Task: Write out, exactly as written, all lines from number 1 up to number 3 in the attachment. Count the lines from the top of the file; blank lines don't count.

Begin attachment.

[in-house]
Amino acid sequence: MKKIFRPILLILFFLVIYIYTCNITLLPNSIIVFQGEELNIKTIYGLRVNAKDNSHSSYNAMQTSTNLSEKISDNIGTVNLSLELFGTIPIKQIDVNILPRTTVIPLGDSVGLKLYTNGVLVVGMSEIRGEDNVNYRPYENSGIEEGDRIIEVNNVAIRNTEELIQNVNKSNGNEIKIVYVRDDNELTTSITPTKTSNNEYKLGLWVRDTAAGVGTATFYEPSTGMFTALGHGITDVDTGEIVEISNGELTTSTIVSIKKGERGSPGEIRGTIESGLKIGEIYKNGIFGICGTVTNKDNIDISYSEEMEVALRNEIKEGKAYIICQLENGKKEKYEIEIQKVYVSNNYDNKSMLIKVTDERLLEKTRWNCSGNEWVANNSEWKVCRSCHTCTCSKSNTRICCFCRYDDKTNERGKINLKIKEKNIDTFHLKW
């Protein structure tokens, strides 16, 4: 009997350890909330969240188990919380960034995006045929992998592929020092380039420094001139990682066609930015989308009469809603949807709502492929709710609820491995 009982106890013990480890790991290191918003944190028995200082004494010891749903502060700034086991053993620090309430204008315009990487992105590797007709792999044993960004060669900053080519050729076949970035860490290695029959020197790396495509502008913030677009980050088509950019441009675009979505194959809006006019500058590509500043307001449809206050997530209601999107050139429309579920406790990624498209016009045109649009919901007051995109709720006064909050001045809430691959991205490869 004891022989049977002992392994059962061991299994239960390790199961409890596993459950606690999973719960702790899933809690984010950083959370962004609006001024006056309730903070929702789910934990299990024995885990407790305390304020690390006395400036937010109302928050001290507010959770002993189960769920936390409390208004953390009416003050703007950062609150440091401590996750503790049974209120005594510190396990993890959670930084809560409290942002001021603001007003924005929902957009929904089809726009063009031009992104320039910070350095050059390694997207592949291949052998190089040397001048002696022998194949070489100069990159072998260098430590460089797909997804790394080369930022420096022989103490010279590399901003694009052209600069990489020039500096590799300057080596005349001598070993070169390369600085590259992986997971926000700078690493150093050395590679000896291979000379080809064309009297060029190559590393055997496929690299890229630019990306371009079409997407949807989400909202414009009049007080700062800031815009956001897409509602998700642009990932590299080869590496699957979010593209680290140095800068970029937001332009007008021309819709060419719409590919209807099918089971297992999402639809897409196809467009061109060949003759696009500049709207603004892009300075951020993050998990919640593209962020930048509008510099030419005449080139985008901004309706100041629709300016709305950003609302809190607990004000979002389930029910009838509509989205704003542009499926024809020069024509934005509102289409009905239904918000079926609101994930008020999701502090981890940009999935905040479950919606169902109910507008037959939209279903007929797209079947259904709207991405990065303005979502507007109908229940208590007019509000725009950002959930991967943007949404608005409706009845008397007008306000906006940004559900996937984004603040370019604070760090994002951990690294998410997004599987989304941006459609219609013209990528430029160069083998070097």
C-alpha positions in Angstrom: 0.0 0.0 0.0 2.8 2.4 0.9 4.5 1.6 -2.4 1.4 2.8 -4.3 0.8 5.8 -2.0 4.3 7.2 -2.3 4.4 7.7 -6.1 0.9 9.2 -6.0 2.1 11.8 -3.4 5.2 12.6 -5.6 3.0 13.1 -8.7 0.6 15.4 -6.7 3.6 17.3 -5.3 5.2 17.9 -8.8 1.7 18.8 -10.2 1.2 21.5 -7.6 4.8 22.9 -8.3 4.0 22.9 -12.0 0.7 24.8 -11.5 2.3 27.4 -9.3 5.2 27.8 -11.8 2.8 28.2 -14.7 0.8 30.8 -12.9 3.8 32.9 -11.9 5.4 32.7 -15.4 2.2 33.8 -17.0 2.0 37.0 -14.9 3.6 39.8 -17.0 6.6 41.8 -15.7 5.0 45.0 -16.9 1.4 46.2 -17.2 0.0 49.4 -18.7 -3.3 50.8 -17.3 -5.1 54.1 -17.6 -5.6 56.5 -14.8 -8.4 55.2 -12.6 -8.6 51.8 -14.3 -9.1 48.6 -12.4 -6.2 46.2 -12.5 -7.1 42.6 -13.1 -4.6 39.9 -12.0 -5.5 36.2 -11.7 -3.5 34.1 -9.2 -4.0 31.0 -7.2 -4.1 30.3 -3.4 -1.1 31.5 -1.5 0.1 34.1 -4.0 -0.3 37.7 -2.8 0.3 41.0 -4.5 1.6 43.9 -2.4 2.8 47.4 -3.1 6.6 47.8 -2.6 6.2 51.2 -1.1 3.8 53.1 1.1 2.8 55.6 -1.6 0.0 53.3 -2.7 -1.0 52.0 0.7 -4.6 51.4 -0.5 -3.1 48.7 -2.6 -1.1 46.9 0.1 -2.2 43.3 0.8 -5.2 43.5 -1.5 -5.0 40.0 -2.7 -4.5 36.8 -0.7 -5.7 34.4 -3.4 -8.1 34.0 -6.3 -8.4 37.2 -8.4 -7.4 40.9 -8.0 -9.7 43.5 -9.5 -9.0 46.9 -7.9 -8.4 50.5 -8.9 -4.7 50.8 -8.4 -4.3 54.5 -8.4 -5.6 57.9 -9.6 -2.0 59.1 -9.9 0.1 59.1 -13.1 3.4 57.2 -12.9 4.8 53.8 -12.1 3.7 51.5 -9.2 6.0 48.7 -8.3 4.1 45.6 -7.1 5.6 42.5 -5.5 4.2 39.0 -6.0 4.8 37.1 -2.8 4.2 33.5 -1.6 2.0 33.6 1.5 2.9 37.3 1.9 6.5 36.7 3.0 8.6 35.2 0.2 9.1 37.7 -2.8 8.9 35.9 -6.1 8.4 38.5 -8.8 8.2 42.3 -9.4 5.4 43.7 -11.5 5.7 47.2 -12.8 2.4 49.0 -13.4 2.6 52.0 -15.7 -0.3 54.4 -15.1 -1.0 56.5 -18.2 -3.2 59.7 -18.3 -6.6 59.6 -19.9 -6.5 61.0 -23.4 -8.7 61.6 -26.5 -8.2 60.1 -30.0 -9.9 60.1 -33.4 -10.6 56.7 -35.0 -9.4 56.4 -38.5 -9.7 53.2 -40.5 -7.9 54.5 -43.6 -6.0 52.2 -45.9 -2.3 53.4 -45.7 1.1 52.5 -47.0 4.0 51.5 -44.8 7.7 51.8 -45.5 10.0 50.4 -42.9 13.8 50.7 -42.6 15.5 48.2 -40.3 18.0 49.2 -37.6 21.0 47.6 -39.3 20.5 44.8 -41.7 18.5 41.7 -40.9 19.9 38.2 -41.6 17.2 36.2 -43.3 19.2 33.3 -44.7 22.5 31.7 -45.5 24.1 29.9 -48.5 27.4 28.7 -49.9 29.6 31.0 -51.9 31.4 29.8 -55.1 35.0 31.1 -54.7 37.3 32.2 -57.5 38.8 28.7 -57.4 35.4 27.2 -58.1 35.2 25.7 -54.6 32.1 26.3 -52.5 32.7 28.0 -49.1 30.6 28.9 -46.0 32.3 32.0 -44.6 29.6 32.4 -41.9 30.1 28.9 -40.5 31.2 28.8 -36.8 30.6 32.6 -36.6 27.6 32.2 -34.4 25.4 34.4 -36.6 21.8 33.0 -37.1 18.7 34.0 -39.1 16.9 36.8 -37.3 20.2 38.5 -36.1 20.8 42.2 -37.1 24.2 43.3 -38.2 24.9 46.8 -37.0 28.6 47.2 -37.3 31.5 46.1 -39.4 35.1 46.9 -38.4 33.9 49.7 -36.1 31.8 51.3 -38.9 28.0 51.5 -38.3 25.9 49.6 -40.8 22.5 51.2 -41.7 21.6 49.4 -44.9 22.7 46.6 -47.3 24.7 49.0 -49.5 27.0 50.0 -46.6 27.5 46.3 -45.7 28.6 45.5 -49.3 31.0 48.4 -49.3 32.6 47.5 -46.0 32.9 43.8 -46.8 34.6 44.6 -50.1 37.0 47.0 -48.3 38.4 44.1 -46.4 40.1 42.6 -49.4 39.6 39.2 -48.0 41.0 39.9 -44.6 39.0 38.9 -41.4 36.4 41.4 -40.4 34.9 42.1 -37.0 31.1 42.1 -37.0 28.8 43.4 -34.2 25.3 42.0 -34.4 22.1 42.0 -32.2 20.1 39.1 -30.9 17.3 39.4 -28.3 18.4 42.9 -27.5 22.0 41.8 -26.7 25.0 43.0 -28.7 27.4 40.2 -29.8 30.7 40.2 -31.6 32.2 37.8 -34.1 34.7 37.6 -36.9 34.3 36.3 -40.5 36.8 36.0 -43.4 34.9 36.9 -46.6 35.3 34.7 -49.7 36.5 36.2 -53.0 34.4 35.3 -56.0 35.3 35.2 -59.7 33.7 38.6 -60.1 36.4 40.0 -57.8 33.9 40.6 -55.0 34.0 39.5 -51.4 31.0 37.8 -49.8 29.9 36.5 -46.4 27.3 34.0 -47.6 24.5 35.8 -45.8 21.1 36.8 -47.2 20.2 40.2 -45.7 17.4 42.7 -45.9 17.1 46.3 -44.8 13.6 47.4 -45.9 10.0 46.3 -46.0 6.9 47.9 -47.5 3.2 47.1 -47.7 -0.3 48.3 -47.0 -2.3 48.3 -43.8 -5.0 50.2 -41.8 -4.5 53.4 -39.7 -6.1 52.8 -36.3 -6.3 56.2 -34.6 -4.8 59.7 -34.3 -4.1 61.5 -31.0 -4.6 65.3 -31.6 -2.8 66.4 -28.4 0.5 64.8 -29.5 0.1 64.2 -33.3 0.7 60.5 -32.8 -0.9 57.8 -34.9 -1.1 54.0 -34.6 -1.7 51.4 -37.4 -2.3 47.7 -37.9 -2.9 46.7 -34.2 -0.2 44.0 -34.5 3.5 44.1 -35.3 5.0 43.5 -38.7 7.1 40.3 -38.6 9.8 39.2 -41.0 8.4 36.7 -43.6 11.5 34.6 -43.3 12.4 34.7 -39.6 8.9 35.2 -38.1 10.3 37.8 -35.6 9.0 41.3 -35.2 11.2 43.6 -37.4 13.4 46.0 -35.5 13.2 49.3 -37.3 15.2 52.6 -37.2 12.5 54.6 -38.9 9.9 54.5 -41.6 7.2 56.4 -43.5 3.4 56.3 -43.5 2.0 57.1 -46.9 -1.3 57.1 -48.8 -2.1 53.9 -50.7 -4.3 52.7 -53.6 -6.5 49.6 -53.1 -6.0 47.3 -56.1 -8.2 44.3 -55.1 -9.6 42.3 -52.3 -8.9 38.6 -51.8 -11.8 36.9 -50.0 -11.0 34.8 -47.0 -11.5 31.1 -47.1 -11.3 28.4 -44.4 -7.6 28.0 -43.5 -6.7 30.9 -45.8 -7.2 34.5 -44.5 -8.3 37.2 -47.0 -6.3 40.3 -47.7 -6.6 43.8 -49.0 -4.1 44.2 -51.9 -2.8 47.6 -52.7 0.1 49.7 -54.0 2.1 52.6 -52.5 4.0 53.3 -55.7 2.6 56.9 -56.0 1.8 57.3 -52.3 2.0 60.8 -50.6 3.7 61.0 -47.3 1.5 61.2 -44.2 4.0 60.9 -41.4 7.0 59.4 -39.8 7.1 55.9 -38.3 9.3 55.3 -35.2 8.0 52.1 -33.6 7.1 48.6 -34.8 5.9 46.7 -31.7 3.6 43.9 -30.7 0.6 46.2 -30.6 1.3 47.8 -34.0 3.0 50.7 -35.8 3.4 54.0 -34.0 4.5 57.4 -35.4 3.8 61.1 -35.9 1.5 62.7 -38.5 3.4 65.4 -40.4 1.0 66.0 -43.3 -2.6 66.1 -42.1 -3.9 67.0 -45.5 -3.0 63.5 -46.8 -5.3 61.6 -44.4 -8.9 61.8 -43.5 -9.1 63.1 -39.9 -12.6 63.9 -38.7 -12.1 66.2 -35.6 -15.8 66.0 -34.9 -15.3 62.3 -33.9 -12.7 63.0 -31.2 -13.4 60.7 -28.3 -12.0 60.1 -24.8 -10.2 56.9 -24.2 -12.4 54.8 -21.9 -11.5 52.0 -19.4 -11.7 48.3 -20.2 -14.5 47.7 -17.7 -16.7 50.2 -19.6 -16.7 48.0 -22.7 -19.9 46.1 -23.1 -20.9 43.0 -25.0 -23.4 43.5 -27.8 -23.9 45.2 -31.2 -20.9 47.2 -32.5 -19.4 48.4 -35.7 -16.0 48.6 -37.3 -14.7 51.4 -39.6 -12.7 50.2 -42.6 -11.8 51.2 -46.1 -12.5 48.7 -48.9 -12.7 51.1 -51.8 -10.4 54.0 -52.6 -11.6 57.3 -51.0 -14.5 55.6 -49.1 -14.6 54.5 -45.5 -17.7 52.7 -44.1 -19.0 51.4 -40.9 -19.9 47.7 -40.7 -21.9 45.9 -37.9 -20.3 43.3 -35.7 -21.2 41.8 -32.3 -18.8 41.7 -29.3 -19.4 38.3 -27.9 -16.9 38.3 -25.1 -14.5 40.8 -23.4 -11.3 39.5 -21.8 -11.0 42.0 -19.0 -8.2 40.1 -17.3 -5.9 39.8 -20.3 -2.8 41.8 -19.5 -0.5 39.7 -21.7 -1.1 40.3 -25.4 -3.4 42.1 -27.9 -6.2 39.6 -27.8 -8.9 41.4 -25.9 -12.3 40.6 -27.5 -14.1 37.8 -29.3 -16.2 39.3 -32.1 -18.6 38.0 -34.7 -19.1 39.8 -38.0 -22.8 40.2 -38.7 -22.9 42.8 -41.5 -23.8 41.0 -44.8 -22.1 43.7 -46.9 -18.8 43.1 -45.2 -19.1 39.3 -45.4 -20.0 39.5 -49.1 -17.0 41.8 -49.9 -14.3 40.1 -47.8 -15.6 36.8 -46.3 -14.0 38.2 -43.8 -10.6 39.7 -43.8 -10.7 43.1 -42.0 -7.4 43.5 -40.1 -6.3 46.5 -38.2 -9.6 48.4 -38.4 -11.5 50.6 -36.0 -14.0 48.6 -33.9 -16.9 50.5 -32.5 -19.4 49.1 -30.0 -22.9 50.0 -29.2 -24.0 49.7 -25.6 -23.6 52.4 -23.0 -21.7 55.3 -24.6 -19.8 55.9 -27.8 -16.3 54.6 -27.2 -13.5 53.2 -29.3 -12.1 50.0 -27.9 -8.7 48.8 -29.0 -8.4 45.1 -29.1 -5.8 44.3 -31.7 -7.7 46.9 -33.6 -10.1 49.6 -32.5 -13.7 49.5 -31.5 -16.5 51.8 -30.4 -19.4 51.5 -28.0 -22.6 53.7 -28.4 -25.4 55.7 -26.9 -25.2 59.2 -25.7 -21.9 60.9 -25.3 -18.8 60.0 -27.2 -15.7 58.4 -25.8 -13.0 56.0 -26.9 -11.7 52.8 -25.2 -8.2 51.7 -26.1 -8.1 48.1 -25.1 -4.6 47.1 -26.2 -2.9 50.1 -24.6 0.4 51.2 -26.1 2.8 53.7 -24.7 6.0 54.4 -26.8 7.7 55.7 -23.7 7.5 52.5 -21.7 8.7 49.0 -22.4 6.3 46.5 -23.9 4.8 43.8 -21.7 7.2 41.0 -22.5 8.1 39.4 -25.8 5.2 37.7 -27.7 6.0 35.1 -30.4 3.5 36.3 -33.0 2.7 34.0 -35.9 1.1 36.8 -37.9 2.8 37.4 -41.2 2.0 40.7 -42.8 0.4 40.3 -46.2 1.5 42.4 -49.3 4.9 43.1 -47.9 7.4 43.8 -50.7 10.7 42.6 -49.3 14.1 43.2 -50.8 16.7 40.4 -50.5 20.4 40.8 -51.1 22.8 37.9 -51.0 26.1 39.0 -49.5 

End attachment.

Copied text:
[in-house]
Amino acid sequence: MKKIFRPILLILFFLVIYIYTCNITLLPNSIIVFQGEELNIKTIYGLRVNAKDNSHSSYNAMQTSTNLSEKISDNIGTVNLSLELFGTIPIKQIDVNILPRTTVIPLGDSVGLKLYTNGVLVVGMSEIRGEDNVNYRPYENSGIEEGDRIIEVNNVAIRNTEELIQNVNKSNGNEIKIVYVRDDNELTTSITPTKTSNNEYKLGLWVRDTAAGVGTATFYEPSTGMFTALGHGITDVDTGEIVEISNGELTTSTIVSIKKGERGSPGEIRGTIESGLKIGEIYKNGIFGICGTVTNKDNIDISYSEEMEVALRNEIKEGKAYIICQLENGKKEKYEIEIQKVYVSNNYDNKSMLIKVTDERLLEKTRWNCSGNEWVANNSEWKVCRSCHTCTCSKSNTRICCFCRYDDKTNERGKINLKIKEKNIDTFHLKW
């Protein structure tokens, strides 16, 4: 009997350890909330969240188990919380960034995006045929992998592929020092380039420094001139990682066609930015989308009469809603949807709502492929709710609820491995 009982106890013990480890790991290191918003944190028995200082004494010891749903502060700034086991053993620090309430204008315009990487992105590797007709792999044993960004060669900053080519050729076949970035860490290695029959020197790396495509502008913030677009980050088509950019441009675009979505194959809006006019500058590509500043307001449809206050997530209601999107050139429309579920406790990624498209016009045109649009919901007051995109709720006064909050001045809430691959991205490869 004891022989049977002992392994059962061991299994239960390790199961409890596993459950606690999973719960702790899933809690984010950083959370962004609006001024006056309730903070929702789910934990299990024995885990407790305390304020690390006395400036937010109302928050001290507010959770002993189960769920936390409390208004953390009416003050703007950062609150440091401590996750503790049974209120005594510190396990993890959670930084809560409290942002001021603001007003924005929902957009929904089809726009063009031009992104320039910070350095050059390694997207592949291949052998190089040397001048002696022998194949070489100069990159072998260098430590460089797909997804790394080369930022420096022989103490010279590399901003694009052209600069990489020039500096590799300057080596005349001598070993070169390369600085590259992986997971926000700078690493150093050395590679000896291979000379080809064309009297060029190559590393055997496929690299890229630019990306371009079409997407949807989400909202414009009049007080700062800031815009956001897409509602998700642009990932590299080869590496699957979010593209680290140095800068970029937001332009007008021309819709060419719409590919209807099918089971297992999402639809897409196809467009061109060949003759696009500049709207603004892009300075951020993050998990919640593209962020930048509008510099030419005449080139985008901004309706100041629709300016709305950003609302809190607990004000979002389930029910009838509509989205704003542009499926024809020069024509934005509102289409009905239904918000079926609101994930008020999701502090981890940009999935905040479950919606169902109910507008037959939209279903007929797209079947259904709207991405990065303005979502507007109908229940208590007019509000725009950002959930991967943007949404608005409706009845008397007008306000906006940004559900996937984004603040370019604070760090994002951990690294998410997004599987989304941006459609219609013209990528430029160069083998070097």